Overview of the Project

Clang-Repl, featuring a REPL(Read-Eval-Print-Loop) environment, allows developers to program in C++ interactively. It is a C++ interpreter built upon the Clang and LLVM incremental compilation pipeline. One of the missing upstream features in Clang-Repl is the ability to propose options for automatically completing user input or code completion. Sometimes, C++ can be quite wordy, requiring users to type every character of an expression or statement. Consequently, this causes typos or syntactic errors. For example,

clang-repl> class HelloMyFirstClassThatHasAReallyLongName{}
clang-repl> new H<cursor>

Currenctly, users need to type all the rest of thirty-eight letters. However, armed with a code completion system, users will be able to either complete the input if there is only one completion result or see a list of valid completion candidates. Furthermore, the code completion should be context-aware, and it should provide semantically relevant results with respect to the current position and the input on the current line, as opposed to showing all the symbols in the current namespace. The problem is demonstrated by the example below

clang-repl> struct Vehicle{};
clang-repl> struct Car : Vehicle{};
clang-repl> struct Sedan : Car{};
clang-repl> void moveCar(Car &c){};
clang-repl> Vehicle v;
clang-repl> Car c1, c2;
clang-repl> Sedan s;
clang-repl> c.move(<tab>

If users hit the <tab> key at the indicated position, listing all symbols would be distracting. It is easy to find out that among all declarations, only c1, c2 and s are well-typed candidates. So an ideal code completion system should be able to filter out results using type information.

The project leverages existing components of Clang/LLVM and aims to provides context-aware semantic completion suggestions.

My Approach

The project mainly consists of two patches. The first patch involves building syntactic code completion based on Clang/LLVM infrastruture. The second patch goes one step further by implementing type directed code completion.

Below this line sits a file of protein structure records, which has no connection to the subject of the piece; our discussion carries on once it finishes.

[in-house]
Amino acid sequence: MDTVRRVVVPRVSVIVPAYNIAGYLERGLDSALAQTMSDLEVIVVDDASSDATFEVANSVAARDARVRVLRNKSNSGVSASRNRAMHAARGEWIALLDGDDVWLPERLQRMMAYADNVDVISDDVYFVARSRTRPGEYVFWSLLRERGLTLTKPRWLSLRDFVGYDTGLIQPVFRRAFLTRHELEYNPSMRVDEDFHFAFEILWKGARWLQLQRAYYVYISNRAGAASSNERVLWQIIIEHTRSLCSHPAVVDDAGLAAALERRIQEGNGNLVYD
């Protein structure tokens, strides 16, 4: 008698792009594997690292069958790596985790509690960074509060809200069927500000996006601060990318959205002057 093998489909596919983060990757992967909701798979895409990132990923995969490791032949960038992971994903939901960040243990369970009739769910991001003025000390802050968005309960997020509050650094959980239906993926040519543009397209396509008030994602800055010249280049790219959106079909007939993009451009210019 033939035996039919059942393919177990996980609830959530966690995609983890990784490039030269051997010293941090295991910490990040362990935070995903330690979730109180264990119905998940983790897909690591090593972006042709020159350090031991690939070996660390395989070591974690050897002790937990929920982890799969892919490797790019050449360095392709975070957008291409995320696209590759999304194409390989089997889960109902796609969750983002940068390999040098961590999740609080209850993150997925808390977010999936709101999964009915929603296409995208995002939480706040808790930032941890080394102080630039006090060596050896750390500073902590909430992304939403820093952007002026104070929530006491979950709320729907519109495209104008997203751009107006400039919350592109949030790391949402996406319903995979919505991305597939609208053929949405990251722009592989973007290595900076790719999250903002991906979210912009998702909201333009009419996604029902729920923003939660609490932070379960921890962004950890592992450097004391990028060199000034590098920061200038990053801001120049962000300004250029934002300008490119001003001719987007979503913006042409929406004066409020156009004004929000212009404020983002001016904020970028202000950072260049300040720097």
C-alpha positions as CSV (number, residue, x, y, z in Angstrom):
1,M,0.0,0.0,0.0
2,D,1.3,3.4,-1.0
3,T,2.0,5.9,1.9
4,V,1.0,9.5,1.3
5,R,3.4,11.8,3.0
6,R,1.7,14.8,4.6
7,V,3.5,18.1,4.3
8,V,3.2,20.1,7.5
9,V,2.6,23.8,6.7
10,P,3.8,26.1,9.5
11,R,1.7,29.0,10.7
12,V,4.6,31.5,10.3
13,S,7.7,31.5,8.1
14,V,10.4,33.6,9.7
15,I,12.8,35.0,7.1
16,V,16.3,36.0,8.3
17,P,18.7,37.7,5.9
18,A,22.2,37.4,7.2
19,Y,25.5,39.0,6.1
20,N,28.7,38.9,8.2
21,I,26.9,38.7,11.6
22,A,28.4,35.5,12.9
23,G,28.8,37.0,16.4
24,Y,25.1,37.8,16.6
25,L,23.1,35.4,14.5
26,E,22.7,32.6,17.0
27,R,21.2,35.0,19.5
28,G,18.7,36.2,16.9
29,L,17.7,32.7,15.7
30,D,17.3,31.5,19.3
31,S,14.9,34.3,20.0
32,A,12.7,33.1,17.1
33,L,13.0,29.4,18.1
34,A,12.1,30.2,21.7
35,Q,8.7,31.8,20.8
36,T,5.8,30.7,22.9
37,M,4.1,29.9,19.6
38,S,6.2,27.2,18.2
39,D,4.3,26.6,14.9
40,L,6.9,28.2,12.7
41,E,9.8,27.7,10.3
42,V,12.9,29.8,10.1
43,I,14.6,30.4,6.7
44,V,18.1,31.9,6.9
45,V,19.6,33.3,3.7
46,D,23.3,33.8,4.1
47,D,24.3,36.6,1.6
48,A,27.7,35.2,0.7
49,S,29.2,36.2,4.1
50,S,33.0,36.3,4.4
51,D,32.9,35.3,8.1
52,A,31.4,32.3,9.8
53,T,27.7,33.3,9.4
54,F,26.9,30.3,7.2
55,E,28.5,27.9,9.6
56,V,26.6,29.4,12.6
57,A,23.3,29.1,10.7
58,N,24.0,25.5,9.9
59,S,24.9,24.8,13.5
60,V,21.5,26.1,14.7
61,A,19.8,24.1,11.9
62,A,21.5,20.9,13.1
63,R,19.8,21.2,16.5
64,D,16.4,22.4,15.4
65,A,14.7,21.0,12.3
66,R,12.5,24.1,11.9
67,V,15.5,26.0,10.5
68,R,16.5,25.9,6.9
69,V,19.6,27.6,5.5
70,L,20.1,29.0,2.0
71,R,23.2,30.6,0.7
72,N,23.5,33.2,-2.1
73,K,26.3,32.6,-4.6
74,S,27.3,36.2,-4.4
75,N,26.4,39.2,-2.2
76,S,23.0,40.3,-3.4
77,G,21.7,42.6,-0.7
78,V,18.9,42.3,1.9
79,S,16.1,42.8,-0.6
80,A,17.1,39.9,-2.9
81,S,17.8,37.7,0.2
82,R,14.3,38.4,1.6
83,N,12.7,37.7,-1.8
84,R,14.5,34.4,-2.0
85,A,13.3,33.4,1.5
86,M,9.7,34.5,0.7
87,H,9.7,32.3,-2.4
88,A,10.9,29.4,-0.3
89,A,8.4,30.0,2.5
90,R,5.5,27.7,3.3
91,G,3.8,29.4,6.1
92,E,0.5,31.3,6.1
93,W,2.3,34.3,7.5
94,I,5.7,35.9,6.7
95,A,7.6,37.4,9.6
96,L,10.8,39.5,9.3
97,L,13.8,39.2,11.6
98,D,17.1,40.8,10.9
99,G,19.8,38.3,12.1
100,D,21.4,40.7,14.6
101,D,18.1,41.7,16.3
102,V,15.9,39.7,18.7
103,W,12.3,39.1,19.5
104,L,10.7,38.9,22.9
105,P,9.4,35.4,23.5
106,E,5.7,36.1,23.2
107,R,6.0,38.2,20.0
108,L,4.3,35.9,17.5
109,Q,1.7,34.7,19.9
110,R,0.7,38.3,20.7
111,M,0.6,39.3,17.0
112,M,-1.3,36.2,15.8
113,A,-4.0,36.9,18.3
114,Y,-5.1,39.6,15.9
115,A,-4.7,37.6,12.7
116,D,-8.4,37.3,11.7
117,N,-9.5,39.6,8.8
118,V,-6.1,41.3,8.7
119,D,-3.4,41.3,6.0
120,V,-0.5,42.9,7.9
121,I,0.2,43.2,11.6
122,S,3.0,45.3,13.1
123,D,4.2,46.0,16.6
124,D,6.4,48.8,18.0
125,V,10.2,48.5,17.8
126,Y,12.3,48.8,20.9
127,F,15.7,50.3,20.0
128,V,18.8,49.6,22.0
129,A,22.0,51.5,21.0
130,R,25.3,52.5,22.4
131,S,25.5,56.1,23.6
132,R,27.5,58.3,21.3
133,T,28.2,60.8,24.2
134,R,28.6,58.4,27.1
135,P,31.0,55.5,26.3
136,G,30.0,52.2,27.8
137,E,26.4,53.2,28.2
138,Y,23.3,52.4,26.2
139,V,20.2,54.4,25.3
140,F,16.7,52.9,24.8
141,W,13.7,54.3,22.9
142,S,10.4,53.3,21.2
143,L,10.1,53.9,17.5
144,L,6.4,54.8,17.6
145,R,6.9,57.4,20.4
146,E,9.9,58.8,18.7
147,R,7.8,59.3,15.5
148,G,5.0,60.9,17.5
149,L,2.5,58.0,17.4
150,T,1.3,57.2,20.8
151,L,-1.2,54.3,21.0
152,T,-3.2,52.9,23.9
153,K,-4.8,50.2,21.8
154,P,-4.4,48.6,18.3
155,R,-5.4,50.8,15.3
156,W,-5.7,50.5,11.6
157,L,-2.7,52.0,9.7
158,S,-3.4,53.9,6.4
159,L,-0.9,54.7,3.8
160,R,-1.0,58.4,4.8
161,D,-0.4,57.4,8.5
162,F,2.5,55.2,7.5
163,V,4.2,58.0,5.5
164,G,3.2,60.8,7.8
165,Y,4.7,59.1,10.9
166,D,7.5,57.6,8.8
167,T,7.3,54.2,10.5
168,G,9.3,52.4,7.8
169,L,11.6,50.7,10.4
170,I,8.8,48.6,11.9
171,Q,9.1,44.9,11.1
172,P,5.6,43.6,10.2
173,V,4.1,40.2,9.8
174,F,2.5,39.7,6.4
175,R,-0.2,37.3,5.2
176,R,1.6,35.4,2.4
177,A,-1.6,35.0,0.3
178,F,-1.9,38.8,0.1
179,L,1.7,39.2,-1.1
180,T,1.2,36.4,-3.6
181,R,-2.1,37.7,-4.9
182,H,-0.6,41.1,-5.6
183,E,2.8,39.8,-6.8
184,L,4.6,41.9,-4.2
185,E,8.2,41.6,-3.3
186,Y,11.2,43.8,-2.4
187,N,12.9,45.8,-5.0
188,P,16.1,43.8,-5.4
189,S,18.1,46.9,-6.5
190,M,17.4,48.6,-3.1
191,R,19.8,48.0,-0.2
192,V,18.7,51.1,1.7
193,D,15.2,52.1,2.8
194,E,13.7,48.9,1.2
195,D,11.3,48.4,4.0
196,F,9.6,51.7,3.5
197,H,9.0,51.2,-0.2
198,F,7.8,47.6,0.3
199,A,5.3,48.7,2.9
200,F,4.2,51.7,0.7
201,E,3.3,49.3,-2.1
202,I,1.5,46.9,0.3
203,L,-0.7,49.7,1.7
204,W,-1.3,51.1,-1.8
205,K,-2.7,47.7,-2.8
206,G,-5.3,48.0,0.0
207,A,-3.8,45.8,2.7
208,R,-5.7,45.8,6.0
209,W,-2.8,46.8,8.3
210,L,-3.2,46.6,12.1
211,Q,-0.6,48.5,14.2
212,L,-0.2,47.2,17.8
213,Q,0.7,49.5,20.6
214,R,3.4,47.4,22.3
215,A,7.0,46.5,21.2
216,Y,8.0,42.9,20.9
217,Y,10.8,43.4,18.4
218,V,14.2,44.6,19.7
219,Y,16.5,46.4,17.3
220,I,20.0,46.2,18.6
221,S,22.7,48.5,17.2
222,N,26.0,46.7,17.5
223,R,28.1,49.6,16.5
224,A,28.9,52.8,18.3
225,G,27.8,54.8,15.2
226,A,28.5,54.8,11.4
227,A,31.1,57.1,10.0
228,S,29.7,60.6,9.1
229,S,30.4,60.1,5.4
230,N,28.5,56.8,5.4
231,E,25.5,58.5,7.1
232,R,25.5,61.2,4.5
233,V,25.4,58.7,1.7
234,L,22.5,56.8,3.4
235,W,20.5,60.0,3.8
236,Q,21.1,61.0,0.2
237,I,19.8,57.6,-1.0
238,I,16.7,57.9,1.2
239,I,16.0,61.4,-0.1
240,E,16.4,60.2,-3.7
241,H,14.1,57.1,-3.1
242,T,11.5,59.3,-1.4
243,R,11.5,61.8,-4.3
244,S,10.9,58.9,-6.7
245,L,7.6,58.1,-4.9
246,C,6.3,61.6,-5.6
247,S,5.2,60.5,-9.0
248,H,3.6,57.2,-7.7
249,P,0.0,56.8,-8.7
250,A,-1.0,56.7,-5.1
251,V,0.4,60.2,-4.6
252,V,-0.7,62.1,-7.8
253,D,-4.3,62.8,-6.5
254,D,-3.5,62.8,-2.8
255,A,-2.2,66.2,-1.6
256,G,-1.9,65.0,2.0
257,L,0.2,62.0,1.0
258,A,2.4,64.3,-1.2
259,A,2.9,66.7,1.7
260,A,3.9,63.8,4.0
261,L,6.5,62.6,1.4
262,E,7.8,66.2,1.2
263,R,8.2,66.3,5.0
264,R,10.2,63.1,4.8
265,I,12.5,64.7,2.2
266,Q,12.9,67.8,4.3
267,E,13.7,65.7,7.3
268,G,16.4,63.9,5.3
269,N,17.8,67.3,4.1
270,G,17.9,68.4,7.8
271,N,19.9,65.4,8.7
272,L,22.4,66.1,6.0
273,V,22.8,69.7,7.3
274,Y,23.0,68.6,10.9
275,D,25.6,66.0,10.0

Pull Request : D154382


  1. In the submitted patch, we have multiple iterations to integrate the new components with the existing infrastructure while not reinventing the wheel. For each code completion, we create a special AST unit called ASTUnit with the current input and invoke its method ASTUnit::codeComplete with a completion point to do the heavy-lifting job.

  2. Sema/CodeComplete* are a collection of modules in Clang that play an central role in code completion. We added new completion contexts so the Sema/CodeComplete* can provide correct completion results for the new declaration kind that Clang-Repl uses model statements on the global scope. The underlying reason is that in a regular C++ file, expression statements are not allowed to appear at the top level. Therefore, Sema/CodeComplete* would exclude invalid completion candidates for expression statements, which are nonetheless common inputs at the REPL.

  3. Sema/CodeComplete* assume the input is an intact source file or AST context by default. Because a new compiler instance is created whenever code completion is triggered, Sema/CodeComplete* would not be able to see all declarations defined by previous inputs in the same REPL session. The solution is to construct an ExternalASTSource with ASTContexts from both the code completion and main compiler instances, and use that ExternalASTSource as the external source of the code completion’s ASTContext. Code completion invokes ExternalASTSource::completeVisibleDeclsMap, where we import decls from the main ASTContext to the code completion ASTContext.


Future Work

Pull Request : D159128

The type-directed code completion is still a work in progress. It was developed based on an early version of the patch submitted. With this feature, code completion results are further narrowed down to well-typed candidates with respect to completion points. Here is a screecast:

Conclusion & Acknowledgments

The journey has been incredibly thrilling. I have honed my C++ skills and delved into Clang/LLVM with a focus on interactions of components responsible for parsing. Thanks to everything I learned from the project, I feel confident in becoming a better Clang/LLVM contributor and compiler hacker.

Last but not the least, I would like to express gratitude to my mentor Vassil for his many valuable discussions and feedback regarding the patch. His guidance ensured the project procceeded smoothly. Without him, I would have not been able to complete the project in a timely manner.


Developers : Yuquan (Fred) Fu (Computer Science, Indiana University)

Mentor : Vassil Vassilev (Princeton University/CERN)

GSoC Project Proposal

Slides of the First Talk @ CaaS Meeting

Slides of the Second Talk @ CaaS Meeting

Github : capfredf

I will give a talk on this topic at LLVM Developers’ meeting 2023.